A comparative analysis of the development of organizational and group identification in virtual and face -to -face groups
This dissertation examines the development of identification for multiple targets over time in face-to-face and virtual groups. Participants were students from a satellite campus of a large Midwestern university, who were randomly assigned into groups differed by face-to-face (n = 105) and virtual (n = 96) mode of communication. Participants completed a brainstorming task over a six-week period that concerned the larger organization. Data was gathered by survey at Time One and Time Two, which included Mael and Ashforth's (1992) organizational identification questionnaire for both the group and the larger organizational target, and satisfaction, analysis of transcripts of the groups' interactions, and reflection papers written by the participants after the completion of the task. Statistical analysis showed that group identification for the virtual groups declined significantly from Time One to Time Two ( p = .000), and that virtual group participants had significantly lower satisfaction (p = .000) with the project than did the face-to-face participants. Increased frequency of communication did not increase identification for the group or the organizational target over time, contrary to prediction and previous research. Virtual group identification scores were significantly different (p = .000) than face-to-face identification scores at Time Two, reinforcing the difference in modes of communication. Further, the quantitative results suggest that there may have been differences in the expectations of the project in terms of mode of communication, which may have affected the identification and satisfaction scores. The qualitative analysis of the transcripts and the reflection papers supports these results, and also suggests how the development of identification is different between modes of communication, and how the framing of the virtual experience in face-to-face terms may have affected the lower satisfaction scores for virtual participants. The results suggest that mode of communication and communication processes play a role in the development of group identification, and call for future research to further clarify this new arena of study for identification. ^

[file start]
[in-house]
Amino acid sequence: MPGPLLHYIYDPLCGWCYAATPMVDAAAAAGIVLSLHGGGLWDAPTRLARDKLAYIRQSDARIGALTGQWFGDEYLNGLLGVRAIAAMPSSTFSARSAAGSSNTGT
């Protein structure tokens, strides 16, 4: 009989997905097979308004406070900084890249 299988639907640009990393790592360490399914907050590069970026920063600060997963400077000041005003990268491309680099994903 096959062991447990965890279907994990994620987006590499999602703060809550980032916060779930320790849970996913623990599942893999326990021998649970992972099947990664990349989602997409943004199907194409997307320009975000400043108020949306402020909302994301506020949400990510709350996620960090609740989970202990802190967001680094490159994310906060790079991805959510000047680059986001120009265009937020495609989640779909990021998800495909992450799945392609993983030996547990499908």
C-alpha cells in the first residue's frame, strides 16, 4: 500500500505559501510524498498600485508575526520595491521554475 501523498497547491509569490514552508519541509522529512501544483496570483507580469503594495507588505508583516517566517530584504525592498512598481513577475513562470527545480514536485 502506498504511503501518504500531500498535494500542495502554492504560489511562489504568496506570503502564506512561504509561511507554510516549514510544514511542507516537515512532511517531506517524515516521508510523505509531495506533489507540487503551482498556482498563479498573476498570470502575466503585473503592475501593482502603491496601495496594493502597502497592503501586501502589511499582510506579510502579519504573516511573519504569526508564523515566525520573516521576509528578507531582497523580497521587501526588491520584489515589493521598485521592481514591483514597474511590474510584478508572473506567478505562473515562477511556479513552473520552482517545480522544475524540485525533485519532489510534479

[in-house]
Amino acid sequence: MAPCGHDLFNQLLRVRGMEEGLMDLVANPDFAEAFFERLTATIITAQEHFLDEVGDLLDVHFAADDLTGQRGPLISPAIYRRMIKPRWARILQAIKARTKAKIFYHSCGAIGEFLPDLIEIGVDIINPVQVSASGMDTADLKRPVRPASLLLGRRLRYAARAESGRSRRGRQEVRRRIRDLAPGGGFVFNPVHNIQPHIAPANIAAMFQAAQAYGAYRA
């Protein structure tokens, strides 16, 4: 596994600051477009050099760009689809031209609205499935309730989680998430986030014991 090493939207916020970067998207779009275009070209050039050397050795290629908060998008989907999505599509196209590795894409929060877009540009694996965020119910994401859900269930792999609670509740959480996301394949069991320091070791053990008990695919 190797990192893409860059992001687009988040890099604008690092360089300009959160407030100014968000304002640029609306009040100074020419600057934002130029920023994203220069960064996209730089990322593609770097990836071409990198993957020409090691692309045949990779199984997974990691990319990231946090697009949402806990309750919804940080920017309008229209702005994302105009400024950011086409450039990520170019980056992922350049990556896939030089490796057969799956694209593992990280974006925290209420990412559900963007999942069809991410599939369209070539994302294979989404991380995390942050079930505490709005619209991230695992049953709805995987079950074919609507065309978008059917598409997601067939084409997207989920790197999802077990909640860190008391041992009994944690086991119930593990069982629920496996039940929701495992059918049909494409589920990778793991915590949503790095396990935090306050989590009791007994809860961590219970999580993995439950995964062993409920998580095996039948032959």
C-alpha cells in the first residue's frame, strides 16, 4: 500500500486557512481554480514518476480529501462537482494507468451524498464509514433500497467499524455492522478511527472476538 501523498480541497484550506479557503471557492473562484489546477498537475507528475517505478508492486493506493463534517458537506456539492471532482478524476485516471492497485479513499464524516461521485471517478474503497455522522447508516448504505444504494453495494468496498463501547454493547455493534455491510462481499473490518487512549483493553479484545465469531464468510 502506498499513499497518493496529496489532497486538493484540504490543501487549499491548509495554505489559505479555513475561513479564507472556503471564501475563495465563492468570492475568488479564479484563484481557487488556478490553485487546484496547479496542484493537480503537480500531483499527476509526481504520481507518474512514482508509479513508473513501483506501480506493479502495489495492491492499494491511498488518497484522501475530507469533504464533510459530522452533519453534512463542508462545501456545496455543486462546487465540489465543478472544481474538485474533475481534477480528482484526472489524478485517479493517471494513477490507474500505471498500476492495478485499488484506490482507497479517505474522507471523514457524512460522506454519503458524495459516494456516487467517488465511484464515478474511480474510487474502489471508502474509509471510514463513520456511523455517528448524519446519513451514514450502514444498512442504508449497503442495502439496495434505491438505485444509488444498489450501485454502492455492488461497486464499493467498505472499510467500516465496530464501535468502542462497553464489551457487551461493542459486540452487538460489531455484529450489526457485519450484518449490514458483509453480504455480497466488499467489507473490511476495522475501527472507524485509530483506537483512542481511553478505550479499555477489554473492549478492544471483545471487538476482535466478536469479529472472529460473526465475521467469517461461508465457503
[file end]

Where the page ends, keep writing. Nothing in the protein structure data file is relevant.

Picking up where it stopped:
Major Professors: Cynthia Stohl, Purdue University, Melanie Morgan, Purdue University.